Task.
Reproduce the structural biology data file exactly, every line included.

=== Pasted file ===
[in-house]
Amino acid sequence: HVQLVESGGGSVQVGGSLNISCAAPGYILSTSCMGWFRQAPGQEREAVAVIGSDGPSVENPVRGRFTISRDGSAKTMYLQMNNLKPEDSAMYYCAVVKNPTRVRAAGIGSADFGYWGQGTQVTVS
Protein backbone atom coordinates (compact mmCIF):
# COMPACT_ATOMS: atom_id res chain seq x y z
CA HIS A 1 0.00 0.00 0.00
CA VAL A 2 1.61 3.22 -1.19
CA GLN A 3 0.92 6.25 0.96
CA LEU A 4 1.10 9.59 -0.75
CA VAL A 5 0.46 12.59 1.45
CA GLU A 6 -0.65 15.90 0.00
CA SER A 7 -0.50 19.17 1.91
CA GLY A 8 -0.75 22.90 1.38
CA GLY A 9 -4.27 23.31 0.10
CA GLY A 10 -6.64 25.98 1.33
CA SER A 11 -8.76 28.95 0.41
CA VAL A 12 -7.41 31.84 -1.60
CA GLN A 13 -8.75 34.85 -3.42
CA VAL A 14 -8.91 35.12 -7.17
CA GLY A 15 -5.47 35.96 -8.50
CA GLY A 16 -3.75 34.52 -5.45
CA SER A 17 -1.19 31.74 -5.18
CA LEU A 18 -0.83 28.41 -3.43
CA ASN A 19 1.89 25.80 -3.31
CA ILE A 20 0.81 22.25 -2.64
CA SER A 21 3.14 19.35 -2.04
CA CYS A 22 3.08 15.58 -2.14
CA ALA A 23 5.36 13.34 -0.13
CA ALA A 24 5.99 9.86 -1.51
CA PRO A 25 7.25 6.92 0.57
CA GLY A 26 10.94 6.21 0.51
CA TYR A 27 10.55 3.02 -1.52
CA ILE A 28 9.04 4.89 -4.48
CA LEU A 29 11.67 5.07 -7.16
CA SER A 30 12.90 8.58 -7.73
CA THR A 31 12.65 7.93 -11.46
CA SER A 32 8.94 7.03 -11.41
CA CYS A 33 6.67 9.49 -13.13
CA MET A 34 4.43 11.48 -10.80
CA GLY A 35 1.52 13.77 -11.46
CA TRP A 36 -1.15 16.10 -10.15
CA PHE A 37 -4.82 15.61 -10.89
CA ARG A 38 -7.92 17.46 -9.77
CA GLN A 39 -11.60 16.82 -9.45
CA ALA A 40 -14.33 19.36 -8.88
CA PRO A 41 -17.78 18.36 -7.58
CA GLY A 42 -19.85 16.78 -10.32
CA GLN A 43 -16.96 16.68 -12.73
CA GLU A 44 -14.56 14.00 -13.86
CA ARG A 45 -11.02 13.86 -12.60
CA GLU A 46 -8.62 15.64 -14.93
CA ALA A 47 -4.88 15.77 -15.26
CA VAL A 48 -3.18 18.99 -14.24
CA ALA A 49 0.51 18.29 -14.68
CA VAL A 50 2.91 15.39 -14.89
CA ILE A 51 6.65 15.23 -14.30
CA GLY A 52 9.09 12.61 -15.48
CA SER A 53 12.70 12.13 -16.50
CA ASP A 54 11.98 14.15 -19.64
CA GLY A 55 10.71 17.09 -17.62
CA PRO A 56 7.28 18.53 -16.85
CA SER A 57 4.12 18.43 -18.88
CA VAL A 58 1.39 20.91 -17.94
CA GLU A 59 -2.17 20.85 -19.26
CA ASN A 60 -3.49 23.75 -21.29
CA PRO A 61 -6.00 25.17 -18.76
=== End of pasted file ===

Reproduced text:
[in-house]
Amino acid sequence: HVQLVESGGGSVQVGGSLNISCAAPGYILSTSCMGWFRQAPGQEREAVAVIGSDGPSVENPVRGRFTISRDGSAKTMYLQMNNLKPEDSAMYYCAVVKNPTRVRAAGIGSADFGYWGQGTQVTVS
Protein backbone atom coordinates (compact mmCIF):
# COMPACT_ATOMS: atom_id res chain seq x y z
CA HIS A 1 0.00 0.00 0.00
CA VAL A 2 1.61 3.22 -1.19
CA GLN A 3 0.92 6.25 0.96
CA LEU A 4 1.10 9.59 -0.75
CA VAL A 5 0.46 12.59 1.45
CA GLU A 6 -0.65 15.90 0.00
CA SER A 7 -0.50 19.17 1.91
CA GLY A 8 -0.75 22.90 1.38
CA GLY A 9 -4.27 23.31 0.10
CA GLY A 10 -6.64 25.98 1.33
CA SER A 11 -8.76 28.95 0.41
CA VAL A 12 -7.41 31.84 -1.60
CA GLN A 13 -8.75 34.85 -3.42
CA VAL A 14 -8.91 35.12 -7.17
CA GLY A 15 -5.47 35.96 -8.50
CA GLY A 16 -3.75 34.52 -5.45
CA SER A 17 -1.19 31.74 -5.18
CA LEU A 18 -0.83 28.41 -3.43
CA ASN A 19 1.89 25.80 -3.31
CA ILE A 20 0.81 22.25 -2.64
CA SER A 21 3.14 19.35 -2.04
CA CYS A 22 3.08 15.58 -2.14
CA ALA A 23 5.36 13.34 -0.13
CA ALA A 24 5.99 9.86 -1.51
CA PRO A 25 7.25 6.92 0.57
CA GLY A 26 10.94 6.21 0.51
CA TYR A 27 10.55 3.02 -1.52
CA ILE A 28 9.04 4.89 -4.48
CA LEU A 29 11.67 5.07 -7.16
CA SER A 30 12.90 8.58 -7.73
CA THR A 31 12.65 7.93 -11.46
CA SER A 32 8.94 7.03 -11.41
CA CYS A 33 6.67 9.49 -13.13
CA MET A 34 4.43 11.48 -10.80
CA GLY A 35 1.52 13.77 -11.46
CA TRP A 36 -1.15 16.10 -10.15
CA PHE A 37 -4.82 15.61 -10.89
CA ARG A 38 -7.92 17.46 -9.77
CA GLN A 39 -11.60 16.82 -9.45
CA ALA A 40 -14.33 19.36 -8.88
CA PRO A 41 -17.78 18.36 -7.58
CA GLY A 42 -19.85 16.78 -10.32
CA GLN A 43 -16.96 16.68 -12.73
CA GLU A 44 -14.56 14.00 -13.86
CA ARG A 45 -11.02 13.86 -12.60
CA GLU A 46 -8.62 15.64 -14.93
CA ALA A 47 -4.88 15.77 -15.26
CA VAL A 48 -3.18 18.99 -14.24
CA ALA A 49 0.51 18.29 -14.68
CA VAL A 50 2.91 15.39 -14.89
CA ILE A 51 6.65 15.23 -14.30
CA GLY A 52 9.09 12.61 -15.48
CA SER A 53 12.70 12.13 -16.50
CA ASP A 54 11.98 14.15 -19.64
CA GLY A 55 10.71 17.09 -17.62
CA PRO A 56 7.28 18.53 -16.85
CA SER A 57 4.12 18.43 -18.88
CA VAL A 58 1.39 20.91 -17.94
CA GLU A 59 -2.17 20.85 -19.26
CA ASN A 60 -3.49 23.75 -21.29
CA PRO A 61 -6.00 25.17 -18.76